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Defeating Terrorism – Theirs and Ours

France and Russia’s military responses to mass murders in Paris and Egypt echo the U.S. response to mass murders in New York, Washington and Pennsylvania in 2001. Islamic State (IS) has welcomed this warlike response to its latest atrocities.

Al Qaeda similarly counted on an aggressive response to September 11th. The US invasions and occupations of Afghanistan and Iraq and the concentration camp at Guantanamo became the most valuable assets in its propaganda and recruiting campaigns, now complemented by the terror of drone strikes and bombing campaigns in Syria and Iraq.

By contrast, former Nuremberg prosecutor Benjamin Ferencz insisted in the aftermath of September 11th that we must respond to terrorism as a heinous crime and not dignify it as an act of war. Those responsible must be identified, pursued, arrested and prosecuted to the fullest extent of the law, with only as much military support as is strictly needed to bring them to justice.  But their crimes must not be allowed to become a pretext for wreaking misdirected vengeance on other countries and innocent lives.  As Representative Barbara Lee told her colleagues before casting her brave and lonely dissenting vote, “Let us not become the evil we deplore.”

But Ferencz’s and Lee’s wise counsel fell on deaf ears. After 14 years of war, which our leaders launched and continue to justify as a response to terrorism:

– The U.S. and its allies have conducted over 120,000 air strikes against seven countries, exploding fundamentalist jihadism from its original base in Afghanistan to an active presence in all seven countries and beyond.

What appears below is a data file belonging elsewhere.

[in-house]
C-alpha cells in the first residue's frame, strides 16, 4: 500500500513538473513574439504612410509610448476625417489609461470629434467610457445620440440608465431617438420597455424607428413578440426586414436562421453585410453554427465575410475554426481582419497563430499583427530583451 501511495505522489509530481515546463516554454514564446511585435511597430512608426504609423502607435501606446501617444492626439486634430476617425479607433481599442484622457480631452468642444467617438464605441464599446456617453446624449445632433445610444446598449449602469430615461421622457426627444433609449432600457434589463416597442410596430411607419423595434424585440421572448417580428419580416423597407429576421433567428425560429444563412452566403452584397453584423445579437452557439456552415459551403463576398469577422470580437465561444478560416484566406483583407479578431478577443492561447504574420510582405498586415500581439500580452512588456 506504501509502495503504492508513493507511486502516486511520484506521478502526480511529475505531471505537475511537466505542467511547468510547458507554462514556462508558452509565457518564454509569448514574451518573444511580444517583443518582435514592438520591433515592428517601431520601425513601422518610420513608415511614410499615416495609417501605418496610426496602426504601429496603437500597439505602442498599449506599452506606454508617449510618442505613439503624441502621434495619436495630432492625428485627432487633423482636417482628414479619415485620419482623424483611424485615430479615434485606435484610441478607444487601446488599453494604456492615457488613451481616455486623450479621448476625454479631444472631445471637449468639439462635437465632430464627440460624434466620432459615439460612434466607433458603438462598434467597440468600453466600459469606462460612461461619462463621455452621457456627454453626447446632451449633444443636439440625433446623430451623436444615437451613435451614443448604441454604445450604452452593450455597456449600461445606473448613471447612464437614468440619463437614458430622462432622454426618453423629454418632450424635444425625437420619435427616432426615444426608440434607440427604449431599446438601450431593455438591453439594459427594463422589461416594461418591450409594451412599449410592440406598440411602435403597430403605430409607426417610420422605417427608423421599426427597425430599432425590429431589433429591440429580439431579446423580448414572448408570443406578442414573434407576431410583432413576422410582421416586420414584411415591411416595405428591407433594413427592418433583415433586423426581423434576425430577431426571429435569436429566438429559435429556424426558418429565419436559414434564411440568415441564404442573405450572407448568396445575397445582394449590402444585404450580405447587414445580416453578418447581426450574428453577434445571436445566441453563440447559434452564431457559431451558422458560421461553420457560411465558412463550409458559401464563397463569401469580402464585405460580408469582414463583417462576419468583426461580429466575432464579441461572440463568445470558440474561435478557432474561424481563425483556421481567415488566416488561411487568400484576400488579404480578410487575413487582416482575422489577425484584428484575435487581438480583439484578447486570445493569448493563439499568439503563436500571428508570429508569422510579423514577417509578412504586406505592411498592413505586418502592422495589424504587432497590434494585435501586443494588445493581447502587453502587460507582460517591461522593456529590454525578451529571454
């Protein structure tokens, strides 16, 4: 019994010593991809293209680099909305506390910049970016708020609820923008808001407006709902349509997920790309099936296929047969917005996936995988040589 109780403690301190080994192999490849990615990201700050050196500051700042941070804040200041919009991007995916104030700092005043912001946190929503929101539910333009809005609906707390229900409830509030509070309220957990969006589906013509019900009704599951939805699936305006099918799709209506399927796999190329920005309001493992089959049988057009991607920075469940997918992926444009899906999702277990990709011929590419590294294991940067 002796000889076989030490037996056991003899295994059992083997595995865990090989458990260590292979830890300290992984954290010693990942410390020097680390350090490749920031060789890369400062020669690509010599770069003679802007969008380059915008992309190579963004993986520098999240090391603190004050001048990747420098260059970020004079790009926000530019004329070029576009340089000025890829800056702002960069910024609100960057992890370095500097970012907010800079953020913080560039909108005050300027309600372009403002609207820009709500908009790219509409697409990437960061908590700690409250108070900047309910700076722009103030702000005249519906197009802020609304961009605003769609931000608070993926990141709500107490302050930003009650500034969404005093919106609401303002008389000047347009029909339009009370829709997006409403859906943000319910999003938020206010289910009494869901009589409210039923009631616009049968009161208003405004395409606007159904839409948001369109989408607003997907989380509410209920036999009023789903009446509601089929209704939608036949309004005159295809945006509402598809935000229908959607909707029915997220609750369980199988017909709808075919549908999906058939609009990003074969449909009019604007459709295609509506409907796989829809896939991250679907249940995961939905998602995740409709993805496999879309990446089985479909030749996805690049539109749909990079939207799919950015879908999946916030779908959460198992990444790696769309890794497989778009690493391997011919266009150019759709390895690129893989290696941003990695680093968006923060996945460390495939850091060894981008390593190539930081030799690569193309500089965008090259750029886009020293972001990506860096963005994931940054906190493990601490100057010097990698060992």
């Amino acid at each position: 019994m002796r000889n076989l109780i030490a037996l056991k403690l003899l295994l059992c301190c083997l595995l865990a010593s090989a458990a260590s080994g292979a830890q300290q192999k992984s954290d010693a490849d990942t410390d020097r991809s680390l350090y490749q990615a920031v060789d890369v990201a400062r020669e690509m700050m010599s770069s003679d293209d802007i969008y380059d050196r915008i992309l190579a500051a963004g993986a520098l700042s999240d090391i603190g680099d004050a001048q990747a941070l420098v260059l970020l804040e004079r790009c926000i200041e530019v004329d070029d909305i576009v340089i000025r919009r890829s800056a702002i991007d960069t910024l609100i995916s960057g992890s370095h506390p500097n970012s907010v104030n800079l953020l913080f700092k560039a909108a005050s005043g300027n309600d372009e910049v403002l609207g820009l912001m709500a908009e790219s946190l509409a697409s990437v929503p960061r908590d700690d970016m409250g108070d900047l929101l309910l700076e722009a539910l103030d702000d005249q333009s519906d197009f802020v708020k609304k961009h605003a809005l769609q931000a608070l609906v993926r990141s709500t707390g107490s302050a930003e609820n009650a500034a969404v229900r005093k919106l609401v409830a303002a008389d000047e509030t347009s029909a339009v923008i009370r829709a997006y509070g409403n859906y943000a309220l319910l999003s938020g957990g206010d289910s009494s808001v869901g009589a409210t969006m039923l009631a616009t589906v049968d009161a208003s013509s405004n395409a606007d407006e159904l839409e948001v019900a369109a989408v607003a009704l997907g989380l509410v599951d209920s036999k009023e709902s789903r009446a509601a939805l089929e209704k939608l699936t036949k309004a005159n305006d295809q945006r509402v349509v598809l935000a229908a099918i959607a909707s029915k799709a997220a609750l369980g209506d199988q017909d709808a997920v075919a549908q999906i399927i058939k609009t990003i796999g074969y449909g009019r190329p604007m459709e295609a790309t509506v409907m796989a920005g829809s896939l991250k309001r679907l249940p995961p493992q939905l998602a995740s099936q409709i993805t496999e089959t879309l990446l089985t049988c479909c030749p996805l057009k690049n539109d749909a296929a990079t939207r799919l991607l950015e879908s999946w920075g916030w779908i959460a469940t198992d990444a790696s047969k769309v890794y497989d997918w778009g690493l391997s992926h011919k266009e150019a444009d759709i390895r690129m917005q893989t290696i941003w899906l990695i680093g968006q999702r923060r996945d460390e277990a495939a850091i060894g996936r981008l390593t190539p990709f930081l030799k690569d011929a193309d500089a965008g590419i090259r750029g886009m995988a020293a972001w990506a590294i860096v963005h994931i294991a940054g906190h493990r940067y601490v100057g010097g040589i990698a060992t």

– U.S. invasions and occupations of Afghanistan and Iraq and “lead from behind” wars in Libya, Syria and Yemen have left swathes of each country in chaos and under militia rule, exactly the safe havens that the “war on terror” was supposed to eliminate.

– Since 2001, U.S.-led wars have killed about 1.6 million people, or 500 times the number of people killed by the original crimes of September 11th. Disproportionate use of force and geographic expansion of the conflict by our side has led to a proliferation of violence on all sides.

– War, occupation and chaos have driven 59.5 million people from their homes, more than at any time since the Second World War.

– Since 2001, the U.S. has borrowed and spent $3.3 trillion in additional military spending to pay for the largest unilateral military build-up in history, although less than half the extra funding has been spent on our current wars.

Only a decade after U.S. support for fundamentalist jihadis in Afghanistan led to the worst mass murders in U.S. history, our leaders once again began recruiting, training and arming jihadis to fight in Libya and Syria.  Only after IS invaded Iraq in force in 2014 did our government begin to rethink its covert support for such groups in Syria, and we remain closely allied with all their state sponsors: Saudi Arabia, Turkey, Qatar and other Arab monarchies.